I did bring a sketchbook. On the Sunday afternoon I drew a few pictures. I drew some caricatures of some of the Kurdish guys, and then of course, some kids wanted their pictures drawn. There’s a good reason not to take photos of camp residents — the U.K. authorities have been known to deny people asylum if there is photographic evidence that they were ever in another European country where they could have claimed asylum. So instead, I drew people, took photos of the sketches and then gave them the original drawings. I thought it would be nice to have a personal portrait to keep, something special. It would have been even better if I’d had a plastic wallet to give them so they could ever have kept it dry!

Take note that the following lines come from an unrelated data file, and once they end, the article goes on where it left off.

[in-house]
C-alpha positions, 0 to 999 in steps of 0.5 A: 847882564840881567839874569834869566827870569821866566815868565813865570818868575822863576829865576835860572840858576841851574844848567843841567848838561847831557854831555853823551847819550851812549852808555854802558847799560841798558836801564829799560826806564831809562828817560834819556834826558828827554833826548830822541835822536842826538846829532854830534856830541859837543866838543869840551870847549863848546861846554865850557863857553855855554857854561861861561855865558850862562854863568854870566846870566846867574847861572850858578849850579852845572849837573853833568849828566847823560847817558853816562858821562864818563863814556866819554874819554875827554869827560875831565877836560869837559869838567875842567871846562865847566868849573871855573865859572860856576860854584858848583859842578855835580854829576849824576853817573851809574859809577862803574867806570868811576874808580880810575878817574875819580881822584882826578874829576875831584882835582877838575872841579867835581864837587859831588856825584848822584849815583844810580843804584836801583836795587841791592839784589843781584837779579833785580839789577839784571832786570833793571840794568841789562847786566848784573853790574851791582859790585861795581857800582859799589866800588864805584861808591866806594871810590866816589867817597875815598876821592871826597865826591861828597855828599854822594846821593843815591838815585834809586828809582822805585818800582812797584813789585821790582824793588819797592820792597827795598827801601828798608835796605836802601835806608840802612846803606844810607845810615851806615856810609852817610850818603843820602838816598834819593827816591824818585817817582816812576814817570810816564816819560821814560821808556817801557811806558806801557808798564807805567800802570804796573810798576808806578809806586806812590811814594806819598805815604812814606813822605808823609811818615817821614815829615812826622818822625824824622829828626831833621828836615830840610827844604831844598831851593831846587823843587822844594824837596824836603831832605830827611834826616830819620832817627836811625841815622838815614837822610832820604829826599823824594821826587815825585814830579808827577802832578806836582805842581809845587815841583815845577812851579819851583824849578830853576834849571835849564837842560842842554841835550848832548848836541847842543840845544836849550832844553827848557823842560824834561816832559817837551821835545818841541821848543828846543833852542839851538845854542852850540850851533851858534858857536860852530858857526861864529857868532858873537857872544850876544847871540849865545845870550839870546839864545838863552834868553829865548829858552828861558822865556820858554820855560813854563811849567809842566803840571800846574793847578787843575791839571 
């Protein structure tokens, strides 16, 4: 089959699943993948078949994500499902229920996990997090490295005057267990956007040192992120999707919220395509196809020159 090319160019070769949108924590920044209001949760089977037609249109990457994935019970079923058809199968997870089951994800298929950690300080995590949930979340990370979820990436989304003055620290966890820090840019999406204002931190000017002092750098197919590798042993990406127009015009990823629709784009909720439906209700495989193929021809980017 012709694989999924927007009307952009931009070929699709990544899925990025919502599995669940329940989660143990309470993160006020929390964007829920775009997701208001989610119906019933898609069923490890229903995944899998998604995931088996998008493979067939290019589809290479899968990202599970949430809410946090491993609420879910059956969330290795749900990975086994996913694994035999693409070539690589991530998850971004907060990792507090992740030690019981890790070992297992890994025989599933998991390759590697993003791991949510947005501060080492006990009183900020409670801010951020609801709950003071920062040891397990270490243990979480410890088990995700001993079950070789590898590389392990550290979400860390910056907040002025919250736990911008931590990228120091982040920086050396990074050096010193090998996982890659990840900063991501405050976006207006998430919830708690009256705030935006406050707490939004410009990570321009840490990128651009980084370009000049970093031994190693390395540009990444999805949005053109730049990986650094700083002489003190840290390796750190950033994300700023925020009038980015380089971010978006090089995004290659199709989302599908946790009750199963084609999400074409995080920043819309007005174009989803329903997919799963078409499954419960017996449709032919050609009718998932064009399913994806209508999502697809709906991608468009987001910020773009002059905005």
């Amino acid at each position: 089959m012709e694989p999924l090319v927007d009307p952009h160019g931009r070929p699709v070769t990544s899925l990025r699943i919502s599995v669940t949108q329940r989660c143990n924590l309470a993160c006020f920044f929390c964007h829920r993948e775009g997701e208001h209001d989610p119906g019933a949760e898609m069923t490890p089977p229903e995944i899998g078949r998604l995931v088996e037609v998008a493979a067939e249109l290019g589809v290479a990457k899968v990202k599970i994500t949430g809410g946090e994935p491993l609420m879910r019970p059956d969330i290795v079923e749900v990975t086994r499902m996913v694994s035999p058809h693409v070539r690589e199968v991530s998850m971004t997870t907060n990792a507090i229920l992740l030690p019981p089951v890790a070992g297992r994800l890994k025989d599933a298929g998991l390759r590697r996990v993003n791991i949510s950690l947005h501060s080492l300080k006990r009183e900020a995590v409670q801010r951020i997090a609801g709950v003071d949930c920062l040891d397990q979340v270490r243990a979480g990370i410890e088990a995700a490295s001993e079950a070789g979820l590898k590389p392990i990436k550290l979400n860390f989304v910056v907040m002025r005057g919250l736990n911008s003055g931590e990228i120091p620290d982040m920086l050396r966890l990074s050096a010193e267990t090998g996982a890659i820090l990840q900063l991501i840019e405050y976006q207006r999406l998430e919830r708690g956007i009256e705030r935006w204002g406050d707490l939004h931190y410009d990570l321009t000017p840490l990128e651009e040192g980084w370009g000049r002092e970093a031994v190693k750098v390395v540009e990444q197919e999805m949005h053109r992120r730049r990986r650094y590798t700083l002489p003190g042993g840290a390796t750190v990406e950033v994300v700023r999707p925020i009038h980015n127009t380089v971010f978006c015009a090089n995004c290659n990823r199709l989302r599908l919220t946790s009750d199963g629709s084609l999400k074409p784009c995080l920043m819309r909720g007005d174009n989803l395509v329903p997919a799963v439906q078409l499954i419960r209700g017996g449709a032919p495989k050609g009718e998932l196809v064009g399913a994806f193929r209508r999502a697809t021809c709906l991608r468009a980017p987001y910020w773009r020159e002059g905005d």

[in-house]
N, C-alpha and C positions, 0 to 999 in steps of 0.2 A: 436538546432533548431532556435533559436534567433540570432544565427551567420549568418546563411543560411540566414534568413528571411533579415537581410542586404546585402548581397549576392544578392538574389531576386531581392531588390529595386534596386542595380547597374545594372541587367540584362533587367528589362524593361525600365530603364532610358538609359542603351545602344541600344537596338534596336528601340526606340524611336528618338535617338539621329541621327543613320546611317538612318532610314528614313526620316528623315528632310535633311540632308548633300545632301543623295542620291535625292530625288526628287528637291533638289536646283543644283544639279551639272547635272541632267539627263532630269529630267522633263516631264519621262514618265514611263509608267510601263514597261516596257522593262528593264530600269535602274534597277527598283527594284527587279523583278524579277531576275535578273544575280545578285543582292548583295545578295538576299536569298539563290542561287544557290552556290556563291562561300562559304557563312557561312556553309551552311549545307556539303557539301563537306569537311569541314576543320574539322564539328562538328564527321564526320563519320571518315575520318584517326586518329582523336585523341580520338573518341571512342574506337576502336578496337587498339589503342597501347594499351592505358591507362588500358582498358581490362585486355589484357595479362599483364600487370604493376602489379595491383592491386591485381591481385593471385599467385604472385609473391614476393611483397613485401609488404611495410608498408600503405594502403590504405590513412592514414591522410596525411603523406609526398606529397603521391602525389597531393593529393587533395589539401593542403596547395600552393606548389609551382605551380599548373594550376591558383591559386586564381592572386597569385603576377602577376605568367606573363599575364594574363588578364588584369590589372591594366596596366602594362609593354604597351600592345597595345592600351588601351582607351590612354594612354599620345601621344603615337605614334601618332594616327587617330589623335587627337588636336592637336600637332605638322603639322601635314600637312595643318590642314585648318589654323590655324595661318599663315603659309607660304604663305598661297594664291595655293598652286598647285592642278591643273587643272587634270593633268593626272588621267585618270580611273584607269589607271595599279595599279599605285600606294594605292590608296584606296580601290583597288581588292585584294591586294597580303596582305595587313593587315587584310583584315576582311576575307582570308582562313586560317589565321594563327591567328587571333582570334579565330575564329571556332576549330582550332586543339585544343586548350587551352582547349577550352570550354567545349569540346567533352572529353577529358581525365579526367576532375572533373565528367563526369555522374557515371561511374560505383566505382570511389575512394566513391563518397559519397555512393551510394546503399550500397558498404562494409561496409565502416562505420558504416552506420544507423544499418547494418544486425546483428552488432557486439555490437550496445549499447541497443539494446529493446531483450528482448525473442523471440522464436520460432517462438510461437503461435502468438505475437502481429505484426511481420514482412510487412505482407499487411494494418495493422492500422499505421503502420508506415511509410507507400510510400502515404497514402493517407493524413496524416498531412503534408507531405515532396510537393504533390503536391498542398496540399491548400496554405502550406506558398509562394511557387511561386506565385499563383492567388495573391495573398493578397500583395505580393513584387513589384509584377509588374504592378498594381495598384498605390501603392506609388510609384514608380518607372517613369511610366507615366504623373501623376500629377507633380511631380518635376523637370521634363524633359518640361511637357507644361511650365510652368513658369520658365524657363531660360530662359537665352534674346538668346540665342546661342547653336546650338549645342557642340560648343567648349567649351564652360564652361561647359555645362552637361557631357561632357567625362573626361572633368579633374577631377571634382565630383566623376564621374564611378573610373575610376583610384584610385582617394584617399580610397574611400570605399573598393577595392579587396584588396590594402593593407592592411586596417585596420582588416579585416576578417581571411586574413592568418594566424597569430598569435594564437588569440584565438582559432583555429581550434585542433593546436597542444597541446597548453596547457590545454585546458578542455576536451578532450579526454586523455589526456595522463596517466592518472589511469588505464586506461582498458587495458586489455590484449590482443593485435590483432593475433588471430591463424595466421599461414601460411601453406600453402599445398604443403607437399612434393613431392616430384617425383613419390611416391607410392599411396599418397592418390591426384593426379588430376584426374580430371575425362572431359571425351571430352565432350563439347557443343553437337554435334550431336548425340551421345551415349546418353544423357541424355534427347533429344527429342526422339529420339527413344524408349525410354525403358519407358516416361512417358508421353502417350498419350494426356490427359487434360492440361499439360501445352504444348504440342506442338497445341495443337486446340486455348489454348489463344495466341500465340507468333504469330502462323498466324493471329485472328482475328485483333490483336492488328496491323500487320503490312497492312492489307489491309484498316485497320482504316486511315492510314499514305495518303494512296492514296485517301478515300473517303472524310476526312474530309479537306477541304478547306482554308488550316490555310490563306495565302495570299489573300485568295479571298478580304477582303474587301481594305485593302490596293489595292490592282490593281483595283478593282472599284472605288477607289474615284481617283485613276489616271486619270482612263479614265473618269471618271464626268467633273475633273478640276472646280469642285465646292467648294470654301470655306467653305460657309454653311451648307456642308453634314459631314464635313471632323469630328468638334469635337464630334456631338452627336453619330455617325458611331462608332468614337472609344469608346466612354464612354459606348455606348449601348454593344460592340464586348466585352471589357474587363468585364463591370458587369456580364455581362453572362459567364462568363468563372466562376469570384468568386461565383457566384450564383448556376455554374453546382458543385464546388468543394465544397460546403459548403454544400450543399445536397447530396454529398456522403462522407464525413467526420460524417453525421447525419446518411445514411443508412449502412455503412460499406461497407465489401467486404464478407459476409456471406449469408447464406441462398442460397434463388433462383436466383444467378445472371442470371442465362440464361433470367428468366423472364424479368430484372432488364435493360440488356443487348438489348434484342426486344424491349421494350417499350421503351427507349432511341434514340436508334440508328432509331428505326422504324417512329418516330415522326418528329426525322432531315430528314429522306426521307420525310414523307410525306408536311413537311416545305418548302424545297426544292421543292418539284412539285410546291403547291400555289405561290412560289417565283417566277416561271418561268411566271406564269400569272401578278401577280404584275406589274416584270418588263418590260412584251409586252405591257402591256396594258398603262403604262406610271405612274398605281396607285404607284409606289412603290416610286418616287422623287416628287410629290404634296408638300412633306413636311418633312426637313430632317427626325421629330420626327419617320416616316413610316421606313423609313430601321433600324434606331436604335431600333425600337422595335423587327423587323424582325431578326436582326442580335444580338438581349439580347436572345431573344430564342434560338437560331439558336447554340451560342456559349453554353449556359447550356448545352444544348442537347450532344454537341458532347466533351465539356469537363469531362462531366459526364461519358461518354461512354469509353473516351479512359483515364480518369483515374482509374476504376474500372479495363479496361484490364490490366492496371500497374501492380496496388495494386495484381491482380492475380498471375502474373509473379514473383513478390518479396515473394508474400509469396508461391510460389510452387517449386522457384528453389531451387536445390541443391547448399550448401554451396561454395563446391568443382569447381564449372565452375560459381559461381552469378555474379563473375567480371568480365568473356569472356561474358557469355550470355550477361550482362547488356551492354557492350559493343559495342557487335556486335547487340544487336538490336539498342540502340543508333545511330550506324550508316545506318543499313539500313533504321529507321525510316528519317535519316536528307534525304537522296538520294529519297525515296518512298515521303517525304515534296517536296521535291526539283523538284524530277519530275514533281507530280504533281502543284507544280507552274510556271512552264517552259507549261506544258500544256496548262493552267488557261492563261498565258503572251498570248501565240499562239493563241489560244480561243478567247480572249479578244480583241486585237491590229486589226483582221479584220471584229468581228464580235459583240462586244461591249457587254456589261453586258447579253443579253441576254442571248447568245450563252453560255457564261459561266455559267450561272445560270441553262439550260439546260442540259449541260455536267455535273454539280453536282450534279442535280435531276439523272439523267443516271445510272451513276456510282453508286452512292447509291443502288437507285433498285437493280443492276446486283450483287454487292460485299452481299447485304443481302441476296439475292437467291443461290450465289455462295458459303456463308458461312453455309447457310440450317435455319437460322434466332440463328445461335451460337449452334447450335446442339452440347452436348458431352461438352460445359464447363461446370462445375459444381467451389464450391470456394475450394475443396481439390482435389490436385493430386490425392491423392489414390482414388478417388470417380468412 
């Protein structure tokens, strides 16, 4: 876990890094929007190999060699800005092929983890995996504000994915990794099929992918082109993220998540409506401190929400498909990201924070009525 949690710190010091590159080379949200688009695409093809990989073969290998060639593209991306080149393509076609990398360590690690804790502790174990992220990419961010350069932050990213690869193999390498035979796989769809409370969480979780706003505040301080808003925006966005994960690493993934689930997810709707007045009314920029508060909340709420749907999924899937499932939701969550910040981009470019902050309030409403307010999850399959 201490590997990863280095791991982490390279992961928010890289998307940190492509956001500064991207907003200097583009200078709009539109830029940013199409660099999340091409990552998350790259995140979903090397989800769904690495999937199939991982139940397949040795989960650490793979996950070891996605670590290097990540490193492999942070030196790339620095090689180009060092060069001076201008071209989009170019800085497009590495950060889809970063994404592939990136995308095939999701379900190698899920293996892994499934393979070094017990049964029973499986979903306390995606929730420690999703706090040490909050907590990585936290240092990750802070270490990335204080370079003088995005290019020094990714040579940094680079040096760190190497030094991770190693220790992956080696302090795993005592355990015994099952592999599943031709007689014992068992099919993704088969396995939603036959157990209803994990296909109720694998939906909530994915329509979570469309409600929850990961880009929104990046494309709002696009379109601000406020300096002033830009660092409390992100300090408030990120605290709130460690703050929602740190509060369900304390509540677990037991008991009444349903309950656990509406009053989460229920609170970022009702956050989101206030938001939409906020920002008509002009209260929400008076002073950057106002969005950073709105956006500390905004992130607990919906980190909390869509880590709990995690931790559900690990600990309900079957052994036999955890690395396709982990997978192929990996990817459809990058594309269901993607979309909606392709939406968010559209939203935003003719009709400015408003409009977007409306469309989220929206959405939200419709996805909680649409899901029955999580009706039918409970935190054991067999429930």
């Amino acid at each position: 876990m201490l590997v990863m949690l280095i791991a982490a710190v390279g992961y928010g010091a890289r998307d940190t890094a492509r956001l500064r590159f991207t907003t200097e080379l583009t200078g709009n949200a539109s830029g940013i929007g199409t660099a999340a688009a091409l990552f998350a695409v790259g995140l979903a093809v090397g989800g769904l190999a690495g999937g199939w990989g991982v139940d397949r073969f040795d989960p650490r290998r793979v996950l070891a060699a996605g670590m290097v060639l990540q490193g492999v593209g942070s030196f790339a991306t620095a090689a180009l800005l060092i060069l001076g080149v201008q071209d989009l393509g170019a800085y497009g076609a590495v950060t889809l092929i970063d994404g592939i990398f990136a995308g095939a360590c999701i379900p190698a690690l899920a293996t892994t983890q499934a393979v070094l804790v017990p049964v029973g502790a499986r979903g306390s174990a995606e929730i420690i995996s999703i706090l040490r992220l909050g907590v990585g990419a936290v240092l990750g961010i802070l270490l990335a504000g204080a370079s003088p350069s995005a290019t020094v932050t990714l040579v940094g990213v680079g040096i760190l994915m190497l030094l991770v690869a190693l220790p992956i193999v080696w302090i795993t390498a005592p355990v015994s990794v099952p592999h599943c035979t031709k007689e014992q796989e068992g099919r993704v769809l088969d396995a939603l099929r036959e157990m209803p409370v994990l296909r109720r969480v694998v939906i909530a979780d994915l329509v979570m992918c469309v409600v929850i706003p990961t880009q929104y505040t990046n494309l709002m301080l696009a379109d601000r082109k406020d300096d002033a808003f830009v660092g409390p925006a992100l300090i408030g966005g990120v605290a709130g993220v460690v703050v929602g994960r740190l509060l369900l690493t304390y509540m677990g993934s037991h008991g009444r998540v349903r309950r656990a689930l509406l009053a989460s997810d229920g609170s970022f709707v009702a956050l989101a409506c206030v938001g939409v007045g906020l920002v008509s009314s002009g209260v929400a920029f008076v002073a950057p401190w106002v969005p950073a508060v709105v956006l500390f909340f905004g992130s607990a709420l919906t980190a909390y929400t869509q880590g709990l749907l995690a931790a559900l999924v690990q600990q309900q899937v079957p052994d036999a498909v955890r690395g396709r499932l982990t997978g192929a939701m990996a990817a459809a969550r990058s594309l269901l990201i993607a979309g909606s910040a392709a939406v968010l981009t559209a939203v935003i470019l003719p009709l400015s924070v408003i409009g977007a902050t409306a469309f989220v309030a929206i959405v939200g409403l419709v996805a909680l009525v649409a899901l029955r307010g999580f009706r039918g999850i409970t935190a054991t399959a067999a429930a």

I have a few sketches of the buildings we were working on too, but they’re not very good.
The comic wasn’t drawn on the spot, though. These were all visual reference materials for when I got home, and I used a lot of photos too. After I’d been home for a week, the words to the cartoon bubbled up and poured out of me, and the pictures followed from that.
What inspired you to incorporate lace as a motif in the comic?
That was serendipitous. We were staying in a holiday apartment that was a former lace-making workshop. There were framed samples of lace on the walls, a catalog of lace by the visitors book and lace embedded in the key ring. After 24 hours, my friends started saying “what’s with all the lace?” (I didn’t! I’m not that observant.) I immediately knew that I had something that was uniquely about Calais, that actual town, that would literally weave the story together.
How do you report on something you were participating in — and obviously have strong opinions about — and remain objective? Was that a challenge for you in telling your story?